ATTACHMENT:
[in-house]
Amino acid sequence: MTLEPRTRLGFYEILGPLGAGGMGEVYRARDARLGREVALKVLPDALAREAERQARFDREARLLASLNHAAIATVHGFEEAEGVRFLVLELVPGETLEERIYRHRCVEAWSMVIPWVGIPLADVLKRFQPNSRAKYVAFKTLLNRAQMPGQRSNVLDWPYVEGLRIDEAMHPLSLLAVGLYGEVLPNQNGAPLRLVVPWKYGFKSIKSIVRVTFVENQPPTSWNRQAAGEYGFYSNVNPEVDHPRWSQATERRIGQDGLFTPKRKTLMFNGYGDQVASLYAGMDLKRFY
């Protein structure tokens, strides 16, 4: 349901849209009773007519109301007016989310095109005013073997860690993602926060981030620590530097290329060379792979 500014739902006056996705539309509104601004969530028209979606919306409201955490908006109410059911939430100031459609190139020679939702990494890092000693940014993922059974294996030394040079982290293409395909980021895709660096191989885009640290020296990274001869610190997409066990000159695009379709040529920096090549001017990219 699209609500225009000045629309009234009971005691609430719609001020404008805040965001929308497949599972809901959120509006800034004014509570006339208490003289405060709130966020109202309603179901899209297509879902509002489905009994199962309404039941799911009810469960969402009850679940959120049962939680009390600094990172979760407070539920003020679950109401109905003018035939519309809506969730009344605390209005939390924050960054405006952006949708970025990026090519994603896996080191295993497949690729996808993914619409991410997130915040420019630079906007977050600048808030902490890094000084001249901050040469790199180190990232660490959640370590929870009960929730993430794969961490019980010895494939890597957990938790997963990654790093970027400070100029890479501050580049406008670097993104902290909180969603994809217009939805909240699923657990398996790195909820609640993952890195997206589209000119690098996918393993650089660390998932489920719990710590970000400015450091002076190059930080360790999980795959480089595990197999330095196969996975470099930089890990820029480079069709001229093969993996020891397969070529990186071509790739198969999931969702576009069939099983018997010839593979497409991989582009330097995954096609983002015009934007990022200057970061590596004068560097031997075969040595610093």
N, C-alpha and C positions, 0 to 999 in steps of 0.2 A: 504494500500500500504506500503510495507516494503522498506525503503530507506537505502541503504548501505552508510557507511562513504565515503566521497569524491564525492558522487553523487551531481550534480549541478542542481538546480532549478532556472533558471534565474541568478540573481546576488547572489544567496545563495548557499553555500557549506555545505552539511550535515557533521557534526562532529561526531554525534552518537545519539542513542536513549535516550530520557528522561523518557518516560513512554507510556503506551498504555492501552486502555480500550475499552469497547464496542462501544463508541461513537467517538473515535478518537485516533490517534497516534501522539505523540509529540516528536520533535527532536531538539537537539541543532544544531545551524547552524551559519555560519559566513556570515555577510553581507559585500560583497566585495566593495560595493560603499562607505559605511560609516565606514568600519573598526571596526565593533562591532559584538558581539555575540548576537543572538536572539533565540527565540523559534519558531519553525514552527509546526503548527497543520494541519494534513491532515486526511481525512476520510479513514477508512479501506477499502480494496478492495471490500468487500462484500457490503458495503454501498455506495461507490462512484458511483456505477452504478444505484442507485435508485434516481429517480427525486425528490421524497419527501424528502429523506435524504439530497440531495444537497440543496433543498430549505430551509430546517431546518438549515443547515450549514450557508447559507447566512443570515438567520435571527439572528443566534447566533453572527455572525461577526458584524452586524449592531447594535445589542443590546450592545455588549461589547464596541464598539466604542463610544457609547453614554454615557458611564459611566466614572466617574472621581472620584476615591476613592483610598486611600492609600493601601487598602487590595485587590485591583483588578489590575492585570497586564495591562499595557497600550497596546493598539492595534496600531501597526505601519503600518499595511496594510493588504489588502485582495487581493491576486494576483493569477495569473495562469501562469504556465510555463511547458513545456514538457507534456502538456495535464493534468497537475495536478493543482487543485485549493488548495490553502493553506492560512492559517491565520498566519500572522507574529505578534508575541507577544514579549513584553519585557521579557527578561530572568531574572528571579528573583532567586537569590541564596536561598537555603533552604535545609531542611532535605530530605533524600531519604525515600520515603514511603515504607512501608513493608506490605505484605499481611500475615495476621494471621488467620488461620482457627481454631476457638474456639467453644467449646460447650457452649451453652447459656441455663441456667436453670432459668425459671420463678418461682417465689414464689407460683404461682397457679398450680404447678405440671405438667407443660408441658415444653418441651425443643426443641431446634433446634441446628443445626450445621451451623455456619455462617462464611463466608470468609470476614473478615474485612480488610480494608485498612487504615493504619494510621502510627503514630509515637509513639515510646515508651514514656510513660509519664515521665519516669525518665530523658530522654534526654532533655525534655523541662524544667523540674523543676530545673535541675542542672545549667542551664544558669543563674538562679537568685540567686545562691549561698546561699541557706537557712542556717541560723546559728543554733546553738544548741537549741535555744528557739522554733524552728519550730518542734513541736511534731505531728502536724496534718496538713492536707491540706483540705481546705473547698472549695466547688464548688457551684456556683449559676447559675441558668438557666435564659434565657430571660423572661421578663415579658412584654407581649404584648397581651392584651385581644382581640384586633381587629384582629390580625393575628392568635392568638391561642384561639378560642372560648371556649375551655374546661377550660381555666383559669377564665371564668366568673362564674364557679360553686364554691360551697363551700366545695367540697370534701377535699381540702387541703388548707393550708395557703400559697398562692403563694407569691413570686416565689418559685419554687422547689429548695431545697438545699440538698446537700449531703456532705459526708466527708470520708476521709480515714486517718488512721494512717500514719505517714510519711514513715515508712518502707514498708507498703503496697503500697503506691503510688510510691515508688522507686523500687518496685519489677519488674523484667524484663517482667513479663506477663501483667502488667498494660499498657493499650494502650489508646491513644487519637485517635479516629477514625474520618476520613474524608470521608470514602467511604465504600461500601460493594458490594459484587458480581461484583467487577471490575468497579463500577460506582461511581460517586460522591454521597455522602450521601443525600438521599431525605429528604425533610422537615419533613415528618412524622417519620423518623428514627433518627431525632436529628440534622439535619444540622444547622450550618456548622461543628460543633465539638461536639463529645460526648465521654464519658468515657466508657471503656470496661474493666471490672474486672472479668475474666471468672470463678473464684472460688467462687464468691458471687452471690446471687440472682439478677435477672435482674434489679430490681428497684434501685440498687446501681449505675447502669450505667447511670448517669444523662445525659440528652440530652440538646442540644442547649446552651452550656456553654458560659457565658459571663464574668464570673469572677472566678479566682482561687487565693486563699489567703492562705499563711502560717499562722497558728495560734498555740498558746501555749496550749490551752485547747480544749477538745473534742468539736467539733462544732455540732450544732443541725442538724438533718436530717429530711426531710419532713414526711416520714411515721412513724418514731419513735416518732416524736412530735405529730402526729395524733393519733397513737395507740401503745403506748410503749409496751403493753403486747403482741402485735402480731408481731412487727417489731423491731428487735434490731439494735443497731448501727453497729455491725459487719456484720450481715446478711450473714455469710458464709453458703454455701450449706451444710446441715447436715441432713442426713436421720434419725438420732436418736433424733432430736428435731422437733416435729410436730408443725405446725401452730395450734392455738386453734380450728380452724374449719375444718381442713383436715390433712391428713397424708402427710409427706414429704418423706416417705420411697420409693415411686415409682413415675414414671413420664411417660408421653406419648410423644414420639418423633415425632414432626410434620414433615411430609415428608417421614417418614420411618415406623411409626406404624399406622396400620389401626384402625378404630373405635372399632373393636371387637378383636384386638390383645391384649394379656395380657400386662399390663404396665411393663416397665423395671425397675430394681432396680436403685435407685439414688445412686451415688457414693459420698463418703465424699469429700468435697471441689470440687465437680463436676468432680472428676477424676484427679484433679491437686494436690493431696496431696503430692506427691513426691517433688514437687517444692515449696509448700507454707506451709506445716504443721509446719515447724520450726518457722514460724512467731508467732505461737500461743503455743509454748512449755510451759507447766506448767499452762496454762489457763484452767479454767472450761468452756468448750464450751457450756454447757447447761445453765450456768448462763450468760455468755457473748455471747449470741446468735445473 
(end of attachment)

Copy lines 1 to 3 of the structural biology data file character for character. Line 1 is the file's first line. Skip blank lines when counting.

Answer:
[in-house]
Amino acid sequence: MTLEPRTRLGFYEILGPLGAGGMGEVYRARDARLGREVALKVLPDALAREAERQARFDREARLLASLNHAAIATVHGFEEAEGVRFLVLELVPGETLEERIYRHRCVEAWSMVIPWVGIPLADVLKRFQPNSRAKYVAFKTLLNRAQMPGQRSNVLDWPYVEGLRIDEAMHPLSLLAVGLYGEVLPNQNGAPLRLVVPWKYGFKSIKSIVRVTFVENQPPTSWNRQAAGEYGFYSNVNPEVDHPRWSQATERRIGQDGLFTPKRKTLMFNGYGDQVASLYAGMDLKRFY
């Protein structure tokens, strides 16, 4: 349901849209009773007519109301007016989310095109005013073997860690993602926060981030620590530097290329060379792979 500014739902006056996705539309509104601004969530028209979606919306409201955490908006109410059911939430100031459609190139020679939702990494890092000693940014993922059974294996030394040079982290293409395909980021895709660096191989885009640290020296990274001869610190997409066990000159695009379709040529920096090549001017990219 699209609500225009000045629309009234009971005691609430719609001020404008805040965001929308497949599972809901959120509006800034004014509570006339208490003289405060709130966020109202309603179901899209297509879902509002489905009994199962309404039941799911009810469960969402009850679940959120049962939680009390600094990172979760407070539920003020679950109401109905003018035939519309809506969730009344605390209005939390924050960054405006952006949708970025990026090519994603896996080191295993497949690729996808993914619409991410997130915040420019630079906007977050600048808030902490890094000084001249901050040469790199180190990232660490959640370590929870009960929730993430794969961490019980010895494939890597957990938790997963990654790093970027400070100029890479501050580049406008670097993104902290909180969603994809217009939805909240699923657990398996790195909820609640993952890195997206589209000119690098996918393993650089660390998932489920719990710590970000400015450091002076190059930080360790999980795959480089595990197999330095196969996975470099930089890990820029480079069709001229093969993996020891397969070529990186071509790739198969999931969702576009069939099983018997010839593979497409991989582009330097995954096609983002015009934007990022200057970061590596004068560097031997075969040595610093």